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    Don’t Be Unhappy—Ava Gardner

    There’s a new arc light in Hollywood. It’s Ava Gardner’s happy face, and it lights up the whole town.

    Anyone who can change as dramatically as Ava has in the last few months should be required in the public interest to spread her secret around.

    Ava, you will remember, was the kid who had everything—and nothing. Before she was twenty, she had all the things most young girls think they want—the kind of beauty that drives cosmeticians crazy because it cannot be improved by anything in a jar, a starring contract at M-G-M, with the fame and fortune that go with it, and, on a platter, the hearts of every eligible male in town. And she was so miserable she cried herself to sleep night after night.

    Three years later she was scarred in spirit by two unsuccessful marriages, to Mickey Rooney and Artie Shaw. Whereupon, lonely and terribly unsure of herself, Ava was ready to look for help in any quarter where a friendly hand was extended.

    Today the frightened, lonely little girl Ava used to be is no more. Today Ava is suddenly a woman, mature and more beautiful than ever. And she is radiantly happy.


    “It’s simple,” she says, “I just found out that it’s too hard to be unhappy.”

    It wasn’t simple, of course—except in looking backward.

    Ava was sick, physically and emotionally exhausted, when she reached the turning point in her life.

    She changed, because she couldn’t go on in the old way. She had to take a good long look inside herself, find out why she drove herself the way she did, and then she had to change, deeply, adopt a whole new attitude to life, and a whole new set of motivations.

    “You must change to be well,” her doctors told her.

    And her doctors helped her to change.

    Essentially, what Ava found out about herself—the discovery she made which paved the road to her new happiness—was that it wasn’t necessary for her to go on trying yo be a dozen different people running off in a dozen different directions.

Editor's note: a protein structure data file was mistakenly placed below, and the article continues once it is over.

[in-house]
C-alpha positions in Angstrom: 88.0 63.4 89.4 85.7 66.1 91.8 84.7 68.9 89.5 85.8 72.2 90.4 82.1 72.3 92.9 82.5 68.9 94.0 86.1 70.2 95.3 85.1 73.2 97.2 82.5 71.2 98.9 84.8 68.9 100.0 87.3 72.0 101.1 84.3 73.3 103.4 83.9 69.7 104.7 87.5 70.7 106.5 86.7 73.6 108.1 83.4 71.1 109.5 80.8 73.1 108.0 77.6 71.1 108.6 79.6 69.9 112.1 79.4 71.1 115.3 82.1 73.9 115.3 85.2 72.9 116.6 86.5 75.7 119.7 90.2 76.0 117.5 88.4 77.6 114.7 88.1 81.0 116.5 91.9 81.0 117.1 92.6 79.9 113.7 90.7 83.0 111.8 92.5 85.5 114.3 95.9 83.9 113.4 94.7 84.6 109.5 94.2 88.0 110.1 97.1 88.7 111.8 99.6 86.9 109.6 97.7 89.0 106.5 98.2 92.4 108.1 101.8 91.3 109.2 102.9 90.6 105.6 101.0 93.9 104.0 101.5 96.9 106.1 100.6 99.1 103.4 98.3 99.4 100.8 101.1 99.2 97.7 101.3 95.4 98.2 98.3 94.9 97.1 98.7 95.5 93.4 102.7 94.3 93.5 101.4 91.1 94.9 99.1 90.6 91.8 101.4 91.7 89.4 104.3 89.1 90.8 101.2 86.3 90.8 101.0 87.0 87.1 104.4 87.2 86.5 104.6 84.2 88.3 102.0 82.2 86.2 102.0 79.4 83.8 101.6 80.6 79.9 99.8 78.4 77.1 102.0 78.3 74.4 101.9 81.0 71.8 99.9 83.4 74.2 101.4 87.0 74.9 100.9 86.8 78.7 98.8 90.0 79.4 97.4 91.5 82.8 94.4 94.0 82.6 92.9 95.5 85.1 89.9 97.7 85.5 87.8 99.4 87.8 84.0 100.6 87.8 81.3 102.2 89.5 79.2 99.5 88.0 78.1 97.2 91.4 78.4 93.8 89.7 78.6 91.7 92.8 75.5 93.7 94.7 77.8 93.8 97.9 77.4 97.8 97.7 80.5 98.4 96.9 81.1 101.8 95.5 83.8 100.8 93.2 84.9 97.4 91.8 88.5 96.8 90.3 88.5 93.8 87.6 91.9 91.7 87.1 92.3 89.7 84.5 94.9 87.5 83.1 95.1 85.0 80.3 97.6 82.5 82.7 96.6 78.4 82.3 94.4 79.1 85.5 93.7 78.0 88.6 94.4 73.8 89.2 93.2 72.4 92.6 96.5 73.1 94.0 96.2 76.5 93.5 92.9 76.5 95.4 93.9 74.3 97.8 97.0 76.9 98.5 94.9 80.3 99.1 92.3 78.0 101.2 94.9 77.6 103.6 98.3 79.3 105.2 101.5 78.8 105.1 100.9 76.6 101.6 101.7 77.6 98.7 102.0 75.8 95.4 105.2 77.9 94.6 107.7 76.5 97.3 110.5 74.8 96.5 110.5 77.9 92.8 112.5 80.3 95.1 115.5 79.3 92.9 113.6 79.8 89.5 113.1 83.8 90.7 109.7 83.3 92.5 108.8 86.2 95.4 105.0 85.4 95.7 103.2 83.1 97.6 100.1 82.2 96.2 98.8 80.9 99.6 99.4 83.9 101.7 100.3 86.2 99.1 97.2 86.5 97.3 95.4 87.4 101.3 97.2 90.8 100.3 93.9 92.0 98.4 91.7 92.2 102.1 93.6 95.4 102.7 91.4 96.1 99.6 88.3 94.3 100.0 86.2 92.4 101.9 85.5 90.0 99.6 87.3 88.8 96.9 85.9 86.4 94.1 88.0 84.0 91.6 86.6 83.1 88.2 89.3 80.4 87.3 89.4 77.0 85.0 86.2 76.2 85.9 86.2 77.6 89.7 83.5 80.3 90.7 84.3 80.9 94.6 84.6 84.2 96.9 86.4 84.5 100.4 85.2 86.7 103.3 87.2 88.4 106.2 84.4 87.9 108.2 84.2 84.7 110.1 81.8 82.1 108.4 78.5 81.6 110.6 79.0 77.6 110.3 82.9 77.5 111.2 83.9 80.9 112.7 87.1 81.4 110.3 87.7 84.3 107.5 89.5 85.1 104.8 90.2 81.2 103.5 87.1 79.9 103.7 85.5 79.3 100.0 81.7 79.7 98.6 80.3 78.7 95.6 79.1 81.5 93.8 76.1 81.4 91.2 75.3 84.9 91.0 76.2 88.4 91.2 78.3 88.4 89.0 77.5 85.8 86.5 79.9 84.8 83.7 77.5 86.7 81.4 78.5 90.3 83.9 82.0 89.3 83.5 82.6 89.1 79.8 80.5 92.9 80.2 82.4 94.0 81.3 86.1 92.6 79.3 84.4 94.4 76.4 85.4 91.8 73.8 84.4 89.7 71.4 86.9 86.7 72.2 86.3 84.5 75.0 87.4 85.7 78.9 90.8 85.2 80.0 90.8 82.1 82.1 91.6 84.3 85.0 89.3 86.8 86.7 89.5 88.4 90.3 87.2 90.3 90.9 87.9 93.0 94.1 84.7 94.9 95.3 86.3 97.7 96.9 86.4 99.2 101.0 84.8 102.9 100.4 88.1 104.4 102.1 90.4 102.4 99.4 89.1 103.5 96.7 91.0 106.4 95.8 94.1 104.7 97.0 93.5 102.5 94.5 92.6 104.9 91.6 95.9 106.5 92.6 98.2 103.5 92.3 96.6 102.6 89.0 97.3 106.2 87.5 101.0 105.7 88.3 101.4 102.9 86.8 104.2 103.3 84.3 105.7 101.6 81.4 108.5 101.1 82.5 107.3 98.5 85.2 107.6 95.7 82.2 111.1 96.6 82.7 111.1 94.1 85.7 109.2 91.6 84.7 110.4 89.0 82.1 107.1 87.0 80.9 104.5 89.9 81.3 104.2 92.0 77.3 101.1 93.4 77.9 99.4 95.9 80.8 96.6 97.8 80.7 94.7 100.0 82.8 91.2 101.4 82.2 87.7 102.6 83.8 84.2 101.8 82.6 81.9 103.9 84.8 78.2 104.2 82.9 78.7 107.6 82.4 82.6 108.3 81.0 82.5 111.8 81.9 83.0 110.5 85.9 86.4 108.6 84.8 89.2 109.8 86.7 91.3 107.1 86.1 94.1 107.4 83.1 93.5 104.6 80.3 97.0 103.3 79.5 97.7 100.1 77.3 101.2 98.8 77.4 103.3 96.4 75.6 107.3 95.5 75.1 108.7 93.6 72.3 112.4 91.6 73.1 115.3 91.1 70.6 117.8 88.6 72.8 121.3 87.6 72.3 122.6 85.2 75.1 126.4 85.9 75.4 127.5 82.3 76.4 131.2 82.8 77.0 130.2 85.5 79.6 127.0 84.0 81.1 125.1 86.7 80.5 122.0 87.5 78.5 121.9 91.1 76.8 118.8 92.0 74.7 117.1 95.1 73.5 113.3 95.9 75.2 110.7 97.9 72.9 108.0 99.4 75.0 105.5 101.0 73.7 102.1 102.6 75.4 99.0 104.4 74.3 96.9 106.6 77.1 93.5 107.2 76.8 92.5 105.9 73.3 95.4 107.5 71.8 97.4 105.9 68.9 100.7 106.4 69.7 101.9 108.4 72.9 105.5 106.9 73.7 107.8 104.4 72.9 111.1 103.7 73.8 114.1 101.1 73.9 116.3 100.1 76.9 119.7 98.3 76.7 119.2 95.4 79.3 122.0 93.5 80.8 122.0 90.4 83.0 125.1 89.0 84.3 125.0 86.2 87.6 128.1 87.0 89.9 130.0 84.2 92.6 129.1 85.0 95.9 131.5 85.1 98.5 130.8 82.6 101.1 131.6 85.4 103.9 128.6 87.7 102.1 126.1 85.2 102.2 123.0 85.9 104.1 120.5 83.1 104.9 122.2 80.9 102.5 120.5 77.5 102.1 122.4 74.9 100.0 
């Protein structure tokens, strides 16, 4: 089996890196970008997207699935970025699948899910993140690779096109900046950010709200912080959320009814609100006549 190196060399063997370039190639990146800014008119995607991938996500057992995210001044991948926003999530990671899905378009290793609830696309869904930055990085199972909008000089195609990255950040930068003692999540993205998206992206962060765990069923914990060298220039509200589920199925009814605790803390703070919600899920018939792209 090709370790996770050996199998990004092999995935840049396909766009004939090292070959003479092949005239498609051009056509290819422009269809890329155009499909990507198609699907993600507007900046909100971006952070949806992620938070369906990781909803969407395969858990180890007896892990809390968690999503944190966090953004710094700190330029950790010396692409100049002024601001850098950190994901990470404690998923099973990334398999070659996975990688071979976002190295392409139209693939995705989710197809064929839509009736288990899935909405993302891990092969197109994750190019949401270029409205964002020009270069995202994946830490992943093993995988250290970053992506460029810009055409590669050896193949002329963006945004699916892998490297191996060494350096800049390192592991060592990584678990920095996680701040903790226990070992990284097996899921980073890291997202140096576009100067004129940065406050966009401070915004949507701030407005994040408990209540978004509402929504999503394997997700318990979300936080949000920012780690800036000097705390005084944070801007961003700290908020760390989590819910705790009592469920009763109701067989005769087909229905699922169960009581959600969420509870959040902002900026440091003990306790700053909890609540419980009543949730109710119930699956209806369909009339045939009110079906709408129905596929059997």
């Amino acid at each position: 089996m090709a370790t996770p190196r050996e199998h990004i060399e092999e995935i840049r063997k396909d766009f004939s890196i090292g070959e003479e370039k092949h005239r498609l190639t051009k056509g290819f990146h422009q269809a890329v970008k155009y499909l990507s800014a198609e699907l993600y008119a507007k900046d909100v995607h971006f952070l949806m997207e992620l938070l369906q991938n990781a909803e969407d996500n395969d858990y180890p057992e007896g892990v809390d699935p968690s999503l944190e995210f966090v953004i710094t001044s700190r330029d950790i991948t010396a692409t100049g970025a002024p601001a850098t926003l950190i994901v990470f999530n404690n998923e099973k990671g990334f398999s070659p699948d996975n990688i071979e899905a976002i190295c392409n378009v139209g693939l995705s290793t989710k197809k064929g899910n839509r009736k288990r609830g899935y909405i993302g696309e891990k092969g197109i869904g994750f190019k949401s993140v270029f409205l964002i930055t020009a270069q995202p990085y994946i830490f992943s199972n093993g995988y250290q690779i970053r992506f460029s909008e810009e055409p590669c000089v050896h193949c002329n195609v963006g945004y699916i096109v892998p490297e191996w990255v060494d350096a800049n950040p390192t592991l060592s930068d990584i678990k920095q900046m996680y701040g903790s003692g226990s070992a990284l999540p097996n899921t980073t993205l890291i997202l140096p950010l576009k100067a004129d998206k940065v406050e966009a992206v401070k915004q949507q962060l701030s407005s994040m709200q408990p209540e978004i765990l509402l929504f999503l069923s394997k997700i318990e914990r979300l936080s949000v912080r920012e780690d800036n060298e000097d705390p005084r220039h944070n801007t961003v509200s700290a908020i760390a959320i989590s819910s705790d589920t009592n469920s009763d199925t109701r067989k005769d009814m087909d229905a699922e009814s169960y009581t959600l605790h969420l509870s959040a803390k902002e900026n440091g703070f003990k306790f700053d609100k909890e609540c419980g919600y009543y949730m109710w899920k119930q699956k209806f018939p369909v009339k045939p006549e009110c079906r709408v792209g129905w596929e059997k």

“I was trying with all my strength to be anything and everything I thought I had to be—to make good as Ava Gardner,” she says. “But what I had to face as that none of the people I was trying to be was the real Ava Gardner.”

    It wasn’t necessary to go on running. And it was much too hard.

    “I had, I realized, worked like a dog at being unhappy; never relaxed. So I’d never had a chance to find out what I really was like, what I really wanted.”

    This is a pitfall always handy for girls like Ava. And it’s disastrous.

    When Ava arrived in Hollywood, contract in pocket, she was just eighteen. And a very young eighteen, for she was fresh off the South Carolina farm where she had grown up in a big, poor family.

    “I didn’t know anything,” she recalls. “I had barely finished high school—at a rural school three miles’ walk from my home. Except for a few months with my sister in New York, I had never been off the farm. And here I was, plumped down in Hollywood, required—or so I thought—to be a glamour girl.”

    So Ava became a glamour girl. Or tried to.

    “I spent hours in beauty shops having my hair glued into fancy hair-do’s—I didn’t have enough sense to know I looked terrible with fancy hair-do’s. I piled on make-up and hid what was really a very nice young girl’s skin. And I bought slinky clothes and fancy hats, and made like a sex boat.”

    It was a terrible effort, but worth it, Ava says, so long as she managed to convince herself that she was getting away with it. And then one night at a party, when Ava arrived done up in black satin and ropes of pearls, a woman guest laughed. The woman was Ruth Rosenthal, the wife of a young attorney, and now one of Ava’s best friends.